Under Cambodian traffic law, Cheam Yeap may be liable for up to three years in prison. Although he was not the driver, he left the scene of an accident while failing to urgently transport an injured person who later died to the hospital.Article 36 of Cambodia’s Land Traffic Law states that in the event of a traffic accident, “the drivers and all persons using the road involved in the accident, and those seeing the event” must “urgently halt their vehicles” and “urgently inform the local authorities or traffic police.” They are “forbidden from leaving the scene before this is mutually agreed or this is authorized by the traffic police.” Article 38 reiterates that they must “remain at the scene until such time that traffic police arrive.” It adds that if the accident involves injuries or death, these same specified persons must “most urgently” inform the authorities or the traffic police and “most urgently” inform the nearest hospital or transport the injured to that hospital. Furthermore, those in possession of any kind of vehicle are prohibited from “unreasonably rejecting requests” for such assistance.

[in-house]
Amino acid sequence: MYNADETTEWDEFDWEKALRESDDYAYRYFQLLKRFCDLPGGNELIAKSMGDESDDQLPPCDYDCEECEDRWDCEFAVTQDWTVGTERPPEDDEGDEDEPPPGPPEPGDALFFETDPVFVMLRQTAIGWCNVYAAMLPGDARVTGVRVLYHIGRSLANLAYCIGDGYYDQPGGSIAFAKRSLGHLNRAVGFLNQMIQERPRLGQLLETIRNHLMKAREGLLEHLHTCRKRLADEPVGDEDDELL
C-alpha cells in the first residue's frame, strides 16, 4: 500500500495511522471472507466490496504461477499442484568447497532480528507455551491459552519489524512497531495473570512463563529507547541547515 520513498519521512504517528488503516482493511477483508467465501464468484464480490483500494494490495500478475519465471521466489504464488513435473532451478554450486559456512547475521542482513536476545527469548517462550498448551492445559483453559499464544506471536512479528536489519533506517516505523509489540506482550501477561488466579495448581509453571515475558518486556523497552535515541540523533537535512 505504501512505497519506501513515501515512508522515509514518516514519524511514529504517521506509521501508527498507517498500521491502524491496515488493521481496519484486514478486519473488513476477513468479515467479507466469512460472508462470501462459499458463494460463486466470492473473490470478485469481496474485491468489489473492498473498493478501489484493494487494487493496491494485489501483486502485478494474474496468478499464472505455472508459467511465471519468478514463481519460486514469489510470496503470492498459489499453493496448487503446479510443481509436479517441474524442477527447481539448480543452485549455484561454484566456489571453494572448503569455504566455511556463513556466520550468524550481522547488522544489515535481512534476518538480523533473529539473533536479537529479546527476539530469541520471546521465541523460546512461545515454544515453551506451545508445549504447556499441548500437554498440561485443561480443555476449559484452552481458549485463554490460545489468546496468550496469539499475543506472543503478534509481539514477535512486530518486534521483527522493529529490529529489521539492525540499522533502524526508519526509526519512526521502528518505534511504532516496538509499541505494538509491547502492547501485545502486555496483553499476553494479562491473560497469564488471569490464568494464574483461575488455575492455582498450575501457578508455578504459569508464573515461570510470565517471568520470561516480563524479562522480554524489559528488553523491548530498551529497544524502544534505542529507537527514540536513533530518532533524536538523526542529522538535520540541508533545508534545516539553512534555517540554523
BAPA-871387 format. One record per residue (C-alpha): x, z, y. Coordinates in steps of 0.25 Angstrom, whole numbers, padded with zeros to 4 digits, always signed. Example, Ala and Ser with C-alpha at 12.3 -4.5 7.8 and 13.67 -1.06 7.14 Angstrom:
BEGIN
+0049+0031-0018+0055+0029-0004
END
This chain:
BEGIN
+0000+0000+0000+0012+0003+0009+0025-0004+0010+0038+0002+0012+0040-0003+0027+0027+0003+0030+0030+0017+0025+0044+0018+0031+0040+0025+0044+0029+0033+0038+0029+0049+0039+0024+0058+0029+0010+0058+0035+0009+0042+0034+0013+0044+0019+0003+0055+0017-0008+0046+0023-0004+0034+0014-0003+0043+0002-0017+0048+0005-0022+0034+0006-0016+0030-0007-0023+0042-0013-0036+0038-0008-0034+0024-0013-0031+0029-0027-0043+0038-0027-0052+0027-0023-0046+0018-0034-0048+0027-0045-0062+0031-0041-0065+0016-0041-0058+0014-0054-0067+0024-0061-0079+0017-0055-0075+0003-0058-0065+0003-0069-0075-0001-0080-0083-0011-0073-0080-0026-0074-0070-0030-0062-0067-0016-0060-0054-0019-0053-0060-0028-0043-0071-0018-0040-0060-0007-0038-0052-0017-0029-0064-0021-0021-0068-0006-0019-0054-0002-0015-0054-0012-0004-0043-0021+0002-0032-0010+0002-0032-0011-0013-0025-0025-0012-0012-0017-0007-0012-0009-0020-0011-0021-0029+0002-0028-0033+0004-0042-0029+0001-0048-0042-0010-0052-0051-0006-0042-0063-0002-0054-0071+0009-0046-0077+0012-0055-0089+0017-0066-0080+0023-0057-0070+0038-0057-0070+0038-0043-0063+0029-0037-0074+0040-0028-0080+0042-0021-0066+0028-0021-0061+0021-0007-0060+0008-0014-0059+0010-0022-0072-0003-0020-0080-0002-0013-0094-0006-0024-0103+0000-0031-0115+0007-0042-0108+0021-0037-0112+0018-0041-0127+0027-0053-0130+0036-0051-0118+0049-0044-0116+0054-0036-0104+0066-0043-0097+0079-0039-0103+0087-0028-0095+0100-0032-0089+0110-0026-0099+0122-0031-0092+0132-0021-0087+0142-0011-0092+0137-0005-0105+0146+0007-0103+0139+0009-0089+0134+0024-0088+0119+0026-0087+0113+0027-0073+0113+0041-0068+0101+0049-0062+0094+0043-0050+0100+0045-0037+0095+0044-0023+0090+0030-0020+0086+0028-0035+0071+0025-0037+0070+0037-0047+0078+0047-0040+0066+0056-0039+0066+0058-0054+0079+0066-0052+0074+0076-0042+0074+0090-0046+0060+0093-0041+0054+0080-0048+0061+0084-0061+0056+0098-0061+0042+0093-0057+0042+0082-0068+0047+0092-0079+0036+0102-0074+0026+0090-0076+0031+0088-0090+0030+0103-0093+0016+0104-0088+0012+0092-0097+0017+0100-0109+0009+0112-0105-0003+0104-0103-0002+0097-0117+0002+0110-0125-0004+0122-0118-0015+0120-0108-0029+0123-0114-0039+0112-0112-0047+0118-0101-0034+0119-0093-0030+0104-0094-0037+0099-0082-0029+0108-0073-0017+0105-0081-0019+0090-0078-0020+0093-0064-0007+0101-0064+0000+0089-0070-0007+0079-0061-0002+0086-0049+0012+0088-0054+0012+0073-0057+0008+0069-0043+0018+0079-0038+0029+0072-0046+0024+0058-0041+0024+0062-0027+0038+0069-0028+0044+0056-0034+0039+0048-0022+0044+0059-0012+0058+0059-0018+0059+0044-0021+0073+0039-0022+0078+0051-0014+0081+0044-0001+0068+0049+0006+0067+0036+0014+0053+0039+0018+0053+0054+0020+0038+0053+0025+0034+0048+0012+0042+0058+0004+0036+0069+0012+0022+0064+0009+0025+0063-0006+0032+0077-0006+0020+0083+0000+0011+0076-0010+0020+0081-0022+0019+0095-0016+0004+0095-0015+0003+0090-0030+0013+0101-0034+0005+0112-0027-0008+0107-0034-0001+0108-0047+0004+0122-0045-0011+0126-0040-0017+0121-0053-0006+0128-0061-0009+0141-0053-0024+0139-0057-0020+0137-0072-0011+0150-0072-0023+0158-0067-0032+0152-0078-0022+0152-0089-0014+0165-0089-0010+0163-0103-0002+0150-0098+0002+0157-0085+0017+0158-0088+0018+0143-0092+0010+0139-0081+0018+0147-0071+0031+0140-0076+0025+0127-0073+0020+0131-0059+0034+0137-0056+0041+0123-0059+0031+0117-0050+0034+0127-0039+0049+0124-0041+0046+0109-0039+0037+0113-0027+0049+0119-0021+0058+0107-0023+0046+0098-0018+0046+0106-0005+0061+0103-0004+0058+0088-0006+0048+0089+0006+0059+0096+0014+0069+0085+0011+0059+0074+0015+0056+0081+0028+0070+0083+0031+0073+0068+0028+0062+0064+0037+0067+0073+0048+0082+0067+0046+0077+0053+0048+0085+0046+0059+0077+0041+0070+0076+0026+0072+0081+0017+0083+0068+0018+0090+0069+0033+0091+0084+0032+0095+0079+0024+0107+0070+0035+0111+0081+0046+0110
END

Several articles in chapter 10 of the traffic law set forth criminal penalties to be determined by the courts. The articles specify that the most serious penalty of imprisonment must be imposed in cases of accidents resulting, even if unintentionally, in injury or death, whenever the perpetrator “flees to absent themselves from the scene with the objective of evading their responsibilities” arising from the accident. A sentence of between one and three years in prison is provided.